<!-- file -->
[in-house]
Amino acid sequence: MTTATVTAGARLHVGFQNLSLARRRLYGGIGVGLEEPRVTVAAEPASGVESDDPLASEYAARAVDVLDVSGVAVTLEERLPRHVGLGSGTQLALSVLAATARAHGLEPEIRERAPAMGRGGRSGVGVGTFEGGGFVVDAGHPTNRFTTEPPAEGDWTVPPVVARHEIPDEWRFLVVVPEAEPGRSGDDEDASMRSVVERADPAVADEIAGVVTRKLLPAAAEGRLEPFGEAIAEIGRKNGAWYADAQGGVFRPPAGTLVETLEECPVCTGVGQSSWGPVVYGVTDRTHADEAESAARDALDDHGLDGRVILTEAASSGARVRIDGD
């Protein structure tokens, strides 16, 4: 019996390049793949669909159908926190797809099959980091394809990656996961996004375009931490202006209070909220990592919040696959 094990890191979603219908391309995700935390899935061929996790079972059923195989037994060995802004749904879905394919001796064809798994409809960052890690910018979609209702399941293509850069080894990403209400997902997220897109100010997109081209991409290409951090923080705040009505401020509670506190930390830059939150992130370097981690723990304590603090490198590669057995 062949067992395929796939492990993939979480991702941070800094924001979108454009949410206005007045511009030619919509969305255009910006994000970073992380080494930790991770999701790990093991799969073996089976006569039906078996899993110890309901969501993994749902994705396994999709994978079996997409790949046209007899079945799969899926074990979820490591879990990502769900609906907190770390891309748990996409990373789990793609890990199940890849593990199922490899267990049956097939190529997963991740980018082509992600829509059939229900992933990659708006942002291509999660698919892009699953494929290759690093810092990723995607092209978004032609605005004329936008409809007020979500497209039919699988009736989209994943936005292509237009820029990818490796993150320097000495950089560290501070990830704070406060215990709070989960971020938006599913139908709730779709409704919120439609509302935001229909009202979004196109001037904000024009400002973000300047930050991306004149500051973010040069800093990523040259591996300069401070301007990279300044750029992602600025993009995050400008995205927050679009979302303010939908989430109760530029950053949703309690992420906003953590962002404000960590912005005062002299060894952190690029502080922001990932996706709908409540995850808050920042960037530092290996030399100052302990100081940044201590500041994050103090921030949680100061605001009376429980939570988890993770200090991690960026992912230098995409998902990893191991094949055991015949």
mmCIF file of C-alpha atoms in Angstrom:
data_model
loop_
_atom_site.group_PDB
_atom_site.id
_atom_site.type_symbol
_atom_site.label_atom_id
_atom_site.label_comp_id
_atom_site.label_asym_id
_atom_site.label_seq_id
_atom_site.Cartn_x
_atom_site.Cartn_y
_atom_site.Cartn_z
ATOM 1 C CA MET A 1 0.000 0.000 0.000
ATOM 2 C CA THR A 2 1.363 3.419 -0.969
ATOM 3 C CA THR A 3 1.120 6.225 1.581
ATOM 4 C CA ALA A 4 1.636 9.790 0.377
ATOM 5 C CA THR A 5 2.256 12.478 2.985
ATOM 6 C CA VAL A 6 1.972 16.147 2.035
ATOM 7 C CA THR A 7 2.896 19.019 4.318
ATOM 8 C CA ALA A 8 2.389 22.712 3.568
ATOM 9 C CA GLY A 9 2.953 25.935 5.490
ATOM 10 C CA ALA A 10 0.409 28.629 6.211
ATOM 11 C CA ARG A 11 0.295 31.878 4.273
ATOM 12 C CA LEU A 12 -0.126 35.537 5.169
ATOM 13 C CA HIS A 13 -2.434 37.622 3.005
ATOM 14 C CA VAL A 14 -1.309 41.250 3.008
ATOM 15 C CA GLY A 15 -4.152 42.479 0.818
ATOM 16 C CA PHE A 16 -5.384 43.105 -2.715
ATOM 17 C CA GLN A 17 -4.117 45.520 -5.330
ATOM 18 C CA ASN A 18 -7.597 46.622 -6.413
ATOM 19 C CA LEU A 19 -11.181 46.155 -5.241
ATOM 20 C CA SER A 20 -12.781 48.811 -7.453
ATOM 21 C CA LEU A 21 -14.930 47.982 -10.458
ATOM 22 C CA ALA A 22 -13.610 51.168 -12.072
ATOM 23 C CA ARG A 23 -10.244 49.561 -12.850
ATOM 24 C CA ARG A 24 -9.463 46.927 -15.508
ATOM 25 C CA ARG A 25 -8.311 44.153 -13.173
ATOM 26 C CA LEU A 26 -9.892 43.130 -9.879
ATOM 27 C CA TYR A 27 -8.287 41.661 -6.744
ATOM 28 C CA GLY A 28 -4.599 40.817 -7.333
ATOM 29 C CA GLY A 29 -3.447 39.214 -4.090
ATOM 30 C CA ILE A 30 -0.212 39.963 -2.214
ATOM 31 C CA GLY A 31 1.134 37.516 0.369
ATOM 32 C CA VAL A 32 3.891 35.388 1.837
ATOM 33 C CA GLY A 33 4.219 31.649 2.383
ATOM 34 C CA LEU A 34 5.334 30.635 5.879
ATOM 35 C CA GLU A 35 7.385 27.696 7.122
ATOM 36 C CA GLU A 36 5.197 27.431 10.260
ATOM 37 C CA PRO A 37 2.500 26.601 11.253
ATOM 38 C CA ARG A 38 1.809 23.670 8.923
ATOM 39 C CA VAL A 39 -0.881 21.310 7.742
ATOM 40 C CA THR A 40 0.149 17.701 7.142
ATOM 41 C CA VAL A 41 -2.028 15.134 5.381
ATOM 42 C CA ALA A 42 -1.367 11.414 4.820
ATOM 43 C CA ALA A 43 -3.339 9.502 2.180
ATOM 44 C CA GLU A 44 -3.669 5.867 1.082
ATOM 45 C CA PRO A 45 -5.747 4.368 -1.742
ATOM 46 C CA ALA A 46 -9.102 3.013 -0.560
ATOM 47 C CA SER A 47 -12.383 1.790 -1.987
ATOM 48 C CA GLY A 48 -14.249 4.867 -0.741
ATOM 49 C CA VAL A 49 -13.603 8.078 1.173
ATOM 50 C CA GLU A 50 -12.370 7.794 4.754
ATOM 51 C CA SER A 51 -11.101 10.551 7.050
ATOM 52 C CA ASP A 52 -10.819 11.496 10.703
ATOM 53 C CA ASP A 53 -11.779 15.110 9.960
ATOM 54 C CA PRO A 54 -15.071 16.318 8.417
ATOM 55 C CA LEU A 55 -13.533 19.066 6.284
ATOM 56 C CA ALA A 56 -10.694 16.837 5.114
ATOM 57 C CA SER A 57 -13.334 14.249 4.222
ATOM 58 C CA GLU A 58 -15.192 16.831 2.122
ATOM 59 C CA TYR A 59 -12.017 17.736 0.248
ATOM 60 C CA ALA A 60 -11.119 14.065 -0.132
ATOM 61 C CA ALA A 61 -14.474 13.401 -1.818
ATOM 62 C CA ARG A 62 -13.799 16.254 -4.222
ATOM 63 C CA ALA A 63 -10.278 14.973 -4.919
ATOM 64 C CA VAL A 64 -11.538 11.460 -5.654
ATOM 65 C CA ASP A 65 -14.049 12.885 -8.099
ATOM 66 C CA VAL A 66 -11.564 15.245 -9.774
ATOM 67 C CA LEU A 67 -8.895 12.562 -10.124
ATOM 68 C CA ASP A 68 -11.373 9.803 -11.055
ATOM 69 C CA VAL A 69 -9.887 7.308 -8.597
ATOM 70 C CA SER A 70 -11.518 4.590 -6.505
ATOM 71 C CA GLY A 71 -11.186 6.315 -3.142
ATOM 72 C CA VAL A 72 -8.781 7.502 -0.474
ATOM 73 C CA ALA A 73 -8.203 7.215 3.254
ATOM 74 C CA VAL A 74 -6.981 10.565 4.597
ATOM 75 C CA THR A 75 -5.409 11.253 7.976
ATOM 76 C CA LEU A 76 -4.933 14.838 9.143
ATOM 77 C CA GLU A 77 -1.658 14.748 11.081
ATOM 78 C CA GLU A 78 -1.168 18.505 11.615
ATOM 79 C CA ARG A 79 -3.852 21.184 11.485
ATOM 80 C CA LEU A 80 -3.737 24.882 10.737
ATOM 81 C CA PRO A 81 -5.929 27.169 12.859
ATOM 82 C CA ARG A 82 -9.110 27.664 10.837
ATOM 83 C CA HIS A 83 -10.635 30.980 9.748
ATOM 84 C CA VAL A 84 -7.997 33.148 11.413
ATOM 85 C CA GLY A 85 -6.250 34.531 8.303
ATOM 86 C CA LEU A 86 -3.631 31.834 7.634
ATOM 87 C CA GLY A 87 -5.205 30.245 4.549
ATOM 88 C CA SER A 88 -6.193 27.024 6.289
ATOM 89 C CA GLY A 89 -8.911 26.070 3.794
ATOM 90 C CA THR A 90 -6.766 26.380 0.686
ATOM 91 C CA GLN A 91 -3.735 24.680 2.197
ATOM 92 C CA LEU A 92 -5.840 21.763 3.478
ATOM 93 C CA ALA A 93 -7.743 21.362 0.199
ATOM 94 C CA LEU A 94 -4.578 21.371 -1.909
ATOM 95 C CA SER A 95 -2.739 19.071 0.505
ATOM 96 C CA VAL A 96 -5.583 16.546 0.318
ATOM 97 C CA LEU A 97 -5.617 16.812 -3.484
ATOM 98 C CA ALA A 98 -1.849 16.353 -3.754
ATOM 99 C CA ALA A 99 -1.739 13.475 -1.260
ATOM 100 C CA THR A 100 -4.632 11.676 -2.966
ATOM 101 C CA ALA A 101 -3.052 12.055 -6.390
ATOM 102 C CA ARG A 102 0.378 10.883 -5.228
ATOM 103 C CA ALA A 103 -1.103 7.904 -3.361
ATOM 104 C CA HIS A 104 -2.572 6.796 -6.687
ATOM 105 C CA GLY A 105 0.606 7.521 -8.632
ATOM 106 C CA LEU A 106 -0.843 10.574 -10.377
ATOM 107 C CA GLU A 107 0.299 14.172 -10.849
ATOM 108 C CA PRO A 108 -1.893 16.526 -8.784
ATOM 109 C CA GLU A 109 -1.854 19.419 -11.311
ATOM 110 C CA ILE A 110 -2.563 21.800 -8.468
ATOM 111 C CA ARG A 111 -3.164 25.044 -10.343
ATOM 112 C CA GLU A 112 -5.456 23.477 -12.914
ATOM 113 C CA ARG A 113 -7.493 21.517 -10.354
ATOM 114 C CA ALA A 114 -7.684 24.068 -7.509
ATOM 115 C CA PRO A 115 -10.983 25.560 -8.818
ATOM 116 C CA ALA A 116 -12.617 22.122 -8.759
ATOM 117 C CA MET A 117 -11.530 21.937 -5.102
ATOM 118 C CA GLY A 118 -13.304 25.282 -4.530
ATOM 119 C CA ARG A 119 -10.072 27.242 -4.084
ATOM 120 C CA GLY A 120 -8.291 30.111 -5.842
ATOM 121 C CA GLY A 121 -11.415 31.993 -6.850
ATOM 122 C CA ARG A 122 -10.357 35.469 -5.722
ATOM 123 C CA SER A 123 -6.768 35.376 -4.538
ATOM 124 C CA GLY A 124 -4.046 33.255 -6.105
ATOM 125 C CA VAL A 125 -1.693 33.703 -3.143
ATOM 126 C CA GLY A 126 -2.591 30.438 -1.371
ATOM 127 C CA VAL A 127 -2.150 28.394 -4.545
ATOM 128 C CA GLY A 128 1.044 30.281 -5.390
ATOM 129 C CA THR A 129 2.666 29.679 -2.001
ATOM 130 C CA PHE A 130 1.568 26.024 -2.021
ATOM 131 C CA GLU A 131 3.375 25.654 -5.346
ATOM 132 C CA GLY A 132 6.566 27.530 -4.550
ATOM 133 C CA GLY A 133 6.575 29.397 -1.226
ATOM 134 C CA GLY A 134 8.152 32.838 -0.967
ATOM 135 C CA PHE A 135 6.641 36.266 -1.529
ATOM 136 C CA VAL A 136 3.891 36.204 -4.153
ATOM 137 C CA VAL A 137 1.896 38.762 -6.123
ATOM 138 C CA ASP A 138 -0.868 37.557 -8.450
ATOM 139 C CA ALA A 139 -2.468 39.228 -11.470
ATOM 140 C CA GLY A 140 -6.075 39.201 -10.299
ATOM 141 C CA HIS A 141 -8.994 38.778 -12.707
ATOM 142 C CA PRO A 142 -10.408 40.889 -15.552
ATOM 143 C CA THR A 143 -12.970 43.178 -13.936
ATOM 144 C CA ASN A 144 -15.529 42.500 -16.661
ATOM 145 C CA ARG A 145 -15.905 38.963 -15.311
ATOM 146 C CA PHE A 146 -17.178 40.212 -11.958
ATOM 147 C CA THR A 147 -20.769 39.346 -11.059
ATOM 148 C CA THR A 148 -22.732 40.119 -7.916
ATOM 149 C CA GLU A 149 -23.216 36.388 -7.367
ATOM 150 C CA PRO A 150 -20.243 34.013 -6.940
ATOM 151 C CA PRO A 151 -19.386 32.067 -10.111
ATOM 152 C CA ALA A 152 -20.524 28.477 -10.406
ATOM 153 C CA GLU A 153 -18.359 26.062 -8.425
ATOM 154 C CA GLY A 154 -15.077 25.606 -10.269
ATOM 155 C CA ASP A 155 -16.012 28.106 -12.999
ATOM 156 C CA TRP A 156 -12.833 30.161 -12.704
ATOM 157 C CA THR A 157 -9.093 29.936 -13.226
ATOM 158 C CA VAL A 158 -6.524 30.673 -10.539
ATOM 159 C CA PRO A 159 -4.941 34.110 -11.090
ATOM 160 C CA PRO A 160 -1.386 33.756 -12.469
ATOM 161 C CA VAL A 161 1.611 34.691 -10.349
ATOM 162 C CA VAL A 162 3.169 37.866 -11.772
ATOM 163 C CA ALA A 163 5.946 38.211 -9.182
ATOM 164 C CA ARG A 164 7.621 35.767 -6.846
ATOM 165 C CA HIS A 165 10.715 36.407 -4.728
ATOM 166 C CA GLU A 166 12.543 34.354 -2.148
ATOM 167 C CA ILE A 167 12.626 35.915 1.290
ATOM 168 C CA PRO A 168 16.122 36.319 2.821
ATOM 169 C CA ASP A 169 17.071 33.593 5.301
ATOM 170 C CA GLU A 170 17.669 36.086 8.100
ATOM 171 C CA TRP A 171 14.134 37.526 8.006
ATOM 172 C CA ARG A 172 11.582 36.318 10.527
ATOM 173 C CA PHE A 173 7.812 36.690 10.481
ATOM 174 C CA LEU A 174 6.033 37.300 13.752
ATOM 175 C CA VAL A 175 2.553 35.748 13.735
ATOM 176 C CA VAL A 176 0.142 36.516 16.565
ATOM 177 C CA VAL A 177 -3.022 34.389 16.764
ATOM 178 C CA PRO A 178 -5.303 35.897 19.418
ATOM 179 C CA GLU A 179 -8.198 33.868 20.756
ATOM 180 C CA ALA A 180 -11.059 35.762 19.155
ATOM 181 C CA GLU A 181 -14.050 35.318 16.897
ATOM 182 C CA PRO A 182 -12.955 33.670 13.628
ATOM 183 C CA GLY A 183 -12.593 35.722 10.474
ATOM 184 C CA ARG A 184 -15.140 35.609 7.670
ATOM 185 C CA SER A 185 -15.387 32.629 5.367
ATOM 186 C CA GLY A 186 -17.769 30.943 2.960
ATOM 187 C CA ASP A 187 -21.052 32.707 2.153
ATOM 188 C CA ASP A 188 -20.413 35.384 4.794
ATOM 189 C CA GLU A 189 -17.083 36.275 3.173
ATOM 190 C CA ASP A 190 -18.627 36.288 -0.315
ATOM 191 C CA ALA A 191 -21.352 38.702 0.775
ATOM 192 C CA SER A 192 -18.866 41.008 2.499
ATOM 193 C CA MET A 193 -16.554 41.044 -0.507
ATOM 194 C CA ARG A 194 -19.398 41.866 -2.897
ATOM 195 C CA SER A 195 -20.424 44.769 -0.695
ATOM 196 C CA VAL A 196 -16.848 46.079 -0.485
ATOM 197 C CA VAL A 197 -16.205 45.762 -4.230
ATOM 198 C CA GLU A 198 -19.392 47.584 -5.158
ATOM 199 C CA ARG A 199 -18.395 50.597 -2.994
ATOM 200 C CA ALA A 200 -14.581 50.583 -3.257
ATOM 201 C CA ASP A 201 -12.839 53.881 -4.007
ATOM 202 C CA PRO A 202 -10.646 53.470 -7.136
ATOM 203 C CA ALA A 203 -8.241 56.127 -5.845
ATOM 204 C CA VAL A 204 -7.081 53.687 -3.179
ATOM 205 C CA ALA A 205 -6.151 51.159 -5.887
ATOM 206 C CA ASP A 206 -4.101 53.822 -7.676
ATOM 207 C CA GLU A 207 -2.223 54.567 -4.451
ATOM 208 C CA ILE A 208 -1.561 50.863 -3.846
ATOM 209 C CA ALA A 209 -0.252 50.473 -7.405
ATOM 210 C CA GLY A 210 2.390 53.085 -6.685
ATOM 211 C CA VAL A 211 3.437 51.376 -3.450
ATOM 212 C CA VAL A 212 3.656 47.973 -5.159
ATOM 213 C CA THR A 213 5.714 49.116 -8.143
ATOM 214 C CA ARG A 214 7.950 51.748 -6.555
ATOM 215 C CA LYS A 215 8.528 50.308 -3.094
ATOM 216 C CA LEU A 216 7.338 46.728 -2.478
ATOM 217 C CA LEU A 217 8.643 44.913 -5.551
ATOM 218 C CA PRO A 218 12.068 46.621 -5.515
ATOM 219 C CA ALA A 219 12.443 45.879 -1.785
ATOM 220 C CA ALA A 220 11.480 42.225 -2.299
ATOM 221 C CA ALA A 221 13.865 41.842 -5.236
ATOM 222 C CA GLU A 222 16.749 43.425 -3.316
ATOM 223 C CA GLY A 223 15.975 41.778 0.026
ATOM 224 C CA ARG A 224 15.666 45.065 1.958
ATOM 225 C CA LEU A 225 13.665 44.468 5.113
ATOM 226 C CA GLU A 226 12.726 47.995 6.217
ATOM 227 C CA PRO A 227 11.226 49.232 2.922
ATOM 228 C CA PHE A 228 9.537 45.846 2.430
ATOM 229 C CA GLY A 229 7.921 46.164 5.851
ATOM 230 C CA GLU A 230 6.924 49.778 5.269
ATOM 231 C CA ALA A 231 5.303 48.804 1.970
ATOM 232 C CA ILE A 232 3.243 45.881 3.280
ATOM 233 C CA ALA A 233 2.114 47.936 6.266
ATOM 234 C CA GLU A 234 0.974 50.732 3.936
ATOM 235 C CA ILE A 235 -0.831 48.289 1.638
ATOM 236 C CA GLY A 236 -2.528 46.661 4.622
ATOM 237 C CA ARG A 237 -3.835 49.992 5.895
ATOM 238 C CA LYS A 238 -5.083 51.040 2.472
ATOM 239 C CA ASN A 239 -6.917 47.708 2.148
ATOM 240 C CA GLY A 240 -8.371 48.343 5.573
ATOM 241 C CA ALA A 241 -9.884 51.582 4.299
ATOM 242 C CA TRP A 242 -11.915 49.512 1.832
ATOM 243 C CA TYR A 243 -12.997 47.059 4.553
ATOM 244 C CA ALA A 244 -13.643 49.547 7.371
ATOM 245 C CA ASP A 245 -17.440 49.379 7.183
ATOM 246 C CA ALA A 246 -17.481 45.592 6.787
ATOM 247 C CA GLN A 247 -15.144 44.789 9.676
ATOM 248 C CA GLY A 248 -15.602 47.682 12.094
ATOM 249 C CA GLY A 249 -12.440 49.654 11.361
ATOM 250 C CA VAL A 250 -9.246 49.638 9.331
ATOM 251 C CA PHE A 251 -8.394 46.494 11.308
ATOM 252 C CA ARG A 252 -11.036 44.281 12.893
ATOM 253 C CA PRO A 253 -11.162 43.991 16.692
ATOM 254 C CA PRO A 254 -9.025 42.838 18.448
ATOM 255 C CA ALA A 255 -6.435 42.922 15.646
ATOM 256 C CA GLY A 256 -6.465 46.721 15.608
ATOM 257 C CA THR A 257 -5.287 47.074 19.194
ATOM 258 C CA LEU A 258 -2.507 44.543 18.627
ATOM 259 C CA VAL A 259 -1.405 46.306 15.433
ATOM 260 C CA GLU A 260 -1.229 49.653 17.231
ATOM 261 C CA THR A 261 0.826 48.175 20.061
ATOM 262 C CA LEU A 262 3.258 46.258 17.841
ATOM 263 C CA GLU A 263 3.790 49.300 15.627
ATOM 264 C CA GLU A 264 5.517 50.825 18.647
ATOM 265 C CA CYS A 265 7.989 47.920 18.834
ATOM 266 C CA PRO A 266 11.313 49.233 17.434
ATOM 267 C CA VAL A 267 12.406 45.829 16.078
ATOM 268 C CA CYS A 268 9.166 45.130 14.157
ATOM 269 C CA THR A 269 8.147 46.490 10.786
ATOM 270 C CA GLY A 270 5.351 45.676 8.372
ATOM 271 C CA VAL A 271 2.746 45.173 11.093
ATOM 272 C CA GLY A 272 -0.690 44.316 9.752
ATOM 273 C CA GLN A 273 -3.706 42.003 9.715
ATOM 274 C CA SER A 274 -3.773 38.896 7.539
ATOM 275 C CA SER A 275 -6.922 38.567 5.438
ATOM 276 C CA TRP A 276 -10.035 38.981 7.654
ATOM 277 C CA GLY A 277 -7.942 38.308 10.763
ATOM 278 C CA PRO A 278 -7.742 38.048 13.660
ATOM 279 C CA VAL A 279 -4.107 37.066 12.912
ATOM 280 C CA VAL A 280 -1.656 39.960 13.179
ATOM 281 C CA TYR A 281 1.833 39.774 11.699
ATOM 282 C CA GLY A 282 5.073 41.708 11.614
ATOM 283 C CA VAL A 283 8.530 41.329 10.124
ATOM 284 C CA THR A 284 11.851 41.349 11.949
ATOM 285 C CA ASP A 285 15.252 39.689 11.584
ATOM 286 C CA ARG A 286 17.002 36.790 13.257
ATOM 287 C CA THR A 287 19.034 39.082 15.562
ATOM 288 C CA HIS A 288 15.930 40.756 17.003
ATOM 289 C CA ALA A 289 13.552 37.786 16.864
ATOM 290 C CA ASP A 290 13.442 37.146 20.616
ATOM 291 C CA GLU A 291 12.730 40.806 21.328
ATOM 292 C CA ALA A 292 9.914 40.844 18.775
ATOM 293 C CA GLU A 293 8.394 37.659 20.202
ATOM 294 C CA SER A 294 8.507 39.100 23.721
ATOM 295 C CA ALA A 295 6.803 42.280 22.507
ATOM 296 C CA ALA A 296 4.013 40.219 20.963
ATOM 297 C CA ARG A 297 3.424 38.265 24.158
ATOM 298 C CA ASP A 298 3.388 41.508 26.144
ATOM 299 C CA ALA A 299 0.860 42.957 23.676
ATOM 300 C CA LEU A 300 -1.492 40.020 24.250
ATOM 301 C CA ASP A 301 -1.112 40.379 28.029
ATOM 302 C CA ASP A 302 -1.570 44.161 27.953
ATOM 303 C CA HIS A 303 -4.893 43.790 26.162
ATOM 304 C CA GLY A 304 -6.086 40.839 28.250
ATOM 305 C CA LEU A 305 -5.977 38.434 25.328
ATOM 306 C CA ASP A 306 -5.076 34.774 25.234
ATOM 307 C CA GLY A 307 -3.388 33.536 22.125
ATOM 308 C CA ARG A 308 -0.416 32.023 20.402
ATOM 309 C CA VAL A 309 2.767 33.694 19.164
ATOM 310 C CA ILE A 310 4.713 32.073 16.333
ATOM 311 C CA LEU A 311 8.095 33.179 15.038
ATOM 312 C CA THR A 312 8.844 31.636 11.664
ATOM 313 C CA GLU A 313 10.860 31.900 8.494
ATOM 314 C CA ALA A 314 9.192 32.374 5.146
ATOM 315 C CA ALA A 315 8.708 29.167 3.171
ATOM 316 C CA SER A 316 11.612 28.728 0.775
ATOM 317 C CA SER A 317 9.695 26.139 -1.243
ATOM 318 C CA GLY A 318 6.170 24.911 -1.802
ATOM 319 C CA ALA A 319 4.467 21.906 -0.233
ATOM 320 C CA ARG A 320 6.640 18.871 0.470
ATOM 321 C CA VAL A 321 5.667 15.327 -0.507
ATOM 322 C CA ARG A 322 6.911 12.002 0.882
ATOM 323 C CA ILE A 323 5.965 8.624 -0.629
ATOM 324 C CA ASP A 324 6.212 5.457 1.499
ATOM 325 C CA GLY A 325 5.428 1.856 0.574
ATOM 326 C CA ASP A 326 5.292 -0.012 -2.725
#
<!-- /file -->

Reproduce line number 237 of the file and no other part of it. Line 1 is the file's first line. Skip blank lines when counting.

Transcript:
ATOM 221 C CA ALA A 221 13.865 41.842 -5.236